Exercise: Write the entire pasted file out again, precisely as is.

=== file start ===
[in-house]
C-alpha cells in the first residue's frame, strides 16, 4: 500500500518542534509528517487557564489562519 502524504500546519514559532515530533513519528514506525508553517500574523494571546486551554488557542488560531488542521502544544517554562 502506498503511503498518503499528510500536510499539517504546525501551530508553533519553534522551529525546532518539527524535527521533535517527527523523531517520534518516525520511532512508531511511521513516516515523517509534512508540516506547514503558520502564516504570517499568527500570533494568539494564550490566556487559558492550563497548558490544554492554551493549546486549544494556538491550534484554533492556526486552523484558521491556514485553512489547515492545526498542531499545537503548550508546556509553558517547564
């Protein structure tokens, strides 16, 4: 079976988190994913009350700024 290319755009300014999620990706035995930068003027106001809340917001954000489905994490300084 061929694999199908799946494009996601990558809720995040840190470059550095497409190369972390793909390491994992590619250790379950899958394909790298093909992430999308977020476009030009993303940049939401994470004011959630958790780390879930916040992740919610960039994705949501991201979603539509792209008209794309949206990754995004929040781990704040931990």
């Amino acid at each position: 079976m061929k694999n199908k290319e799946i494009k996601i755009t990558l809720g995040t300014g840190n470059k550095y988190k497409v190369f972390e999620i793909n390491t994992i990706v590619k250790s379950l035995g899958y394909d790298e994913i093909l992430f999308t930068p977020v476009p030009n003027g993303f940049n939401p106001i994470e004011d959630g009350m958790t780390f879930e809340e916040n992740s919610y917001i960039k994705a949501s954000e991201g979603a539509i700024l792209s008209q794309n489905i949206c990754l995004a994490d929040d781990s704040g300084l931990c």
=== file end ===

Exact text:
[in-house]
C-alpha cells in the first residue's frame, strides 16, 4: 500500500518542534509528517487557564489562519 502524504500546519514559532515530533513519528514506525508553517500574523494571546486551554488557542488560531488542521502544544517554562 502506498503511503498518503499528510500536510499539517504546525501551530508553533519553534522551529525546532518539527524535527521533535517527527523523531517520534518516525520511532512508531511511521513516516515523517509534512508540516506547514503558520502564516504570517499568527500570533494568539494564550490566556487559558492550563497548558490544554492554551493549546486549544494556538491550534484554533492556526486552523484558521491556514485553512489547515492545526498542531499545537503548550508546556509553558517547564
């Protein structure tokens, strides 16, 4: 079976988190994913009350700024 290319755009300014999620990706035995930068003027106001809340917001954000489905994490300084 061929694999199908799946494009996601990558809720995040840190470059550095497409190369972390793909390491994992590619250790379950899958394909790298093909992430999308977020476009030009993303940049939401994470004011959630958790780390879930916040992740919610960039994705949501991201979603539509792209008209794309949206990754995004929040781990704040931990």
């Amino acid at each position: 079976m061929k694999n199908k290319e799946i494009k996601i755009t990558l809720g995040t300014g840190n470059k550095y988190k497409v190369f972390e999620i793909n390491t994992i990706v590619k250790s379950l035995g899958y394909d790298e994913i093909l992430f999308t930068p977020v476009p030009n003027g993303f940049n939401p106001i994470e004011d959630g009350m958790t780390f879930e809340e916040n992740s919610y917001i960039k994705a949501s954000e991201g979603a539509i700024l792209s008209q794309n489905i949206c990754l995004a994490d929040d781990s704040g300084l931990c």